Provincial premiers do not automatically become Privy Councillors, but have been made members on special occasions (e.g., the centennial of Canadian Confederation in 1967 and the patriation of the Constitution of Canada in 1982). On Canada Day, 1992, the 125th anniversary of Canadian Confederation, Governor General Ramon Hnatyshyn appointed eighteen prominent Canadians to the Privy Council, including former Premier of Ontario David Peterson, retired hockey star Maurice Richard, and businessman Conrad Black. The use of Privy Council appointments as purely an honour was not employed again until Prime Minister Stephen Harper advised the Governor General to appoint former MP John Reynolds on February 6, 2006, along with the new Cabinet. He also advised her to appoint current MP Jim Abbott on October 15, 2007.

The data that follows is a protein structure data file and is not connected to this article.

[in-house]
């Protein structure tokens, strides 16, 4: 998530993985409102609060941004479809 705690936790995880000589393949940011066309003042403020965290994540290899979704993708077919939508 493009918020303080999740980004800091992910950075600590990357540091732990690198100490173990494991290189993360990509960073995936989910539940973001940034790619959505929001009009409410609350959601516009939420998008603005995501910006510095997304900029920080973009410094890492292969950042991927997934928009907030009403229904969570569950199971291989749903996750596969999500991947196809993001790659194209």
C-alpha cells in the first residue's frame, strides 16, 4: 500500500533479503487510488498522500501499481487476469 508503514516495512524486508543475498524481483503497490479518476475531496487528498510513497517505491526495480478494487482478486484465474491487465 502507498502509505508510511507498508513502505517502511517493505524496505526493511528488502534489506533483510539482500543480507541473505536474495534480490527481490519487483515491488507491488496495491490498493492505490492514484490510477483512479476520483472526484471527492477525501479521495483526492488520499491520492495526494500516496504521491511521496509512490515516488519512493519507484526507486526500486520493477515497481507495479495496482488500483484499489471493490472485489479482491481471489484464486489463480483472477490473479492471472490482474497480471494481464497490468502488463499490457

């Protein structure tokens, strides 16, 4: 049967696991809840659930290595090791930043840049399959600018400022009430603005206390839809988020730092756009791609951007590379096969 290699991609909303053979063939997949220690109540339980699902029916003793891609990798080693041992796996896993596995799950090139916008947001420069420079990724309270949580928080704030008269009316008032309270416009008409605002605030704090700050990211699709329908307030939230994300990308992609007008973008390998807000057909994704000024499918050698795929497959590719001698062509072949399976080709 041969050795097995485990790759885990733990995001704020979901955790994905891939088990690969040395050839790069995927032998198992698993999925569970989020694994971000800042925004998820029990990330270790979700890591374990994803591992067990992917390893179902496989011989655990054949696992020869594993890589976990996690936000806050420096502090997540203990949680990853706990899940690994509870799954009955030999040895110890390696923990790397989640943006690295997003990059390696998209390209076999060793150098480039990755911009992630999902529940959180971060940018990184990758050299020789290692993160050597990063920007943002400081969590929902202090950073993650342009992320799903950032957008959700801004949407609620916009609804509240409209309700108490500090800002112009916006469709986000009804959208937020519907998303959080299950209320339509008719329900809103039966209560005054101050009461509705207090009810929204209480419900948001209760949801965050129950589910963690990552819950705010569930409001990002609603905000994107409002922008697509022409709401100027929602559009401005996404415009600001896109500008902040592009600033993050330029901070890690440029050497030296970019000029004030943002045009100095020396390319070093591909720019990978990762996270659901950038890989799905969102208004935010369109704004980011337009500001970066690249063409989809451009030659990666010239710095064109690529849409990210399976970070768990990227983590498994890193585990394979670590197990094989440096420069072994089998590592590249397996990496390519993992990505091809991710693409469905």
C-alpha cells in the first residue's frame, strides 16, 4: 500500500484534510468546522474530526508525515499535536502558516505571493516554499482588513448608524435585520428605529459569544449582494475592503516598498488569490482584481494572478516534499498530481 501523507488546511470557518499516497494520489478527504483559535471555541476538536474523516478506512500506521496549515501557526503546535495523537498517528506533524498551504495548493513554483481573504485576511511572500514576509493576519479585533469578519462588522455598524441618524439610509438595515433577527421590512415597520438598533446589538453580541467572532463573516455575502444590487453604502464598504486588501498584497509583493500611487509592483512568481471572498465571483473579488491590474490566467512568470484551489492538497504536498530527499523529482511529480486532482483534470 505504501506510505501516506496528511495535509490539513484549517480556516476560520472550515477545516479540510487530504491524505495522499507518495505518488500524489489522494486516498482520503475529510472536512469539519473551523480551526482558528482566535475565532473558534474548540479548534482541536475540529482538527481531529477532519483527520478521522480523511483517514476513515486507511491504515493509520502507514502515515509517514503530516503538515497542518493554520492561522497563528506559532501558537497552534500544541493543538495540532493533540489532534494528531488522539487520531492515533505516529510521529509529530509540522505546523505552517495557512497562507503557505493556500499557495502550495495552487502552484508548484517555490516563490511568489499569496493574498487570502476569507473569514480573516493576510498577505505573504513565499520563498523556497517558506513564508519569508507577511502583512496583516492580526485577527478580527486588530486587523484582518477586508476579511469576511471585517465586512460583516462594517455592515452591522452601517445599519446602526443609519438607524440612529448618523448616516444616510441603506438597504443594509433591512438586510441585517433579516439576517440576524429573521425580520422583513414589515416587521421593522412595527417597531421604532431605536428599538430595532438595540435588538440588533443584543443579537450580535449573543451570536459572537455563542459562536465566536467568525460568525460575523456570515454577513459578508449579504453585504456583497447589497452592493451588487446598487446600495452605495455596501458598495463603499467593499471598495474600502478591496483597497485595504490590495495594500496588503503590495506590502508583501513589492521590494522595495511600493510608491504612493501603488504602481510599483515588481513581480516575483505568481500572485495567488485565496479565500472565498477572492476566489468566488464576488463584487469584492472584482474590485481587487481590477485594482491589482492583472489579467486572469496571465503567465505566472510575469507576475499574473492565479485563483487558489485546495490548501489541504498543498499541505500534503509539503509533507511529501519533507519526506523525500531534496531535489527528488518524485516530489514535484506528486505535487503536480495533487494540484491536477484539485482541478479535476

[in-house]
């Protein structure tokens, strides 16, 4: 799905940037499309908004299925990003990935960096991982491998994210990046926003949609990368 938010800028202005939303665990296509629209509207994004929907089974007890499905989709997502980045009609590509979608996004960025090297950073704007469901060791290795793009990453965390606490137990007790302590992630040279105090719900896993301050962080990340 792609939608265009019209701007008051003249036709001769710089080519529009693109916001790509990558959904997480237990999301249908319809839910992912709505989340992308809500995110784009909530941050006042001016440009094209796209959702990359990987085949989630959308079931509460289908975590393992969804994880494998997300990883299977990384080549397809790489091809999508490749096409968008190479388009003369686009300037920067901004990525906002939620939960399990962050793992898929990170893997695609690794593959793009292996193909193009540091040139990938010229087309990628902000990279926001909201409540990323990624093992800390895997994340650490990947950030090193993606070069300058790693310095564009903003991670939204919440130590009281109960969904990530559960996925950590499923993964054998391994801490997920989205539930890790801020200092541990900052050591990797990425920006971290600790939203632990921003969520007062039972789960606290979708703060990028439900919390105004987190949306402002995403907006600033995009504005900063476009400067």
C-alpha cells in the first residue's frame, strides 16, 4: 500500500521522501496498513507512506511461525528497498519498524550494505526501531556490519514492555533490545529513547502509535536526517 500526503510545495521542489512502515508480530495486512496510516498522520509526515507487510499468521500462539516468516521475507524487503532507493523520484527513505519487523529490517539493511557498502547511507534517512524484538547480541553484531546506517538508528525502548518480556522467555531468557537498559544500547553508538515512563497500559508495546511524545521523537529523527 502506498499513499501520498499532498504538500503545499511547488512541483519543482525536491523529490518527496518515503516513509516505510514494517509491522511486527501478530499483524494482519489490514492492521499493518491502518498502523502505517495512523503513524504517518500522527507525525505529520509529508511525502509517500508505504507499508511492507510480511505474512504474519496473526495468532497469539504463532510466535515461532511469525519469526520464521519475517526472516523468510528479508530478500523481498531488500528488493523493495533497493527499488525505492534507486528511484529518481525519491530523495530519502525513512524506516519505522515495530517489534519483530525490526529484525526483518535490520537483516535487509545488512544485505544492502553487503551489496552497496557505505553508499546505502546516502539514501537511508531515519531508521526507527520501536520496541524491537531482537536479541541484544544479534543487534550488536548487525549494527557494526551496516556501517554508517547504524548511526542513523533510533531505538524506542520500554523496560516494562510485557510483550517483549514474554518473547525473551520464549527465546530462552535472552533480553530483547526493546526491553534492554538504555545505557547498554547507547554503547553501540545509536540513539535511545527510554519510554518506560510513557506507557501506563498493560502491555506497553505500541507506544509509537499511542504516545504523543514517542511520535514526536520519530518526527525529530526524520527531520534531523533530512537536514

The quorum for Privy Council meetings is four.

Titles

Privy Councillors are entitled to the style "The Honourable" (or if a serving or former Governor General, Prime Minister or Chief Justice of Canada, and certain other eminent individuals, "The Right Honourable"). The post-nominal initials "PC" (in _fr. CP) are also used.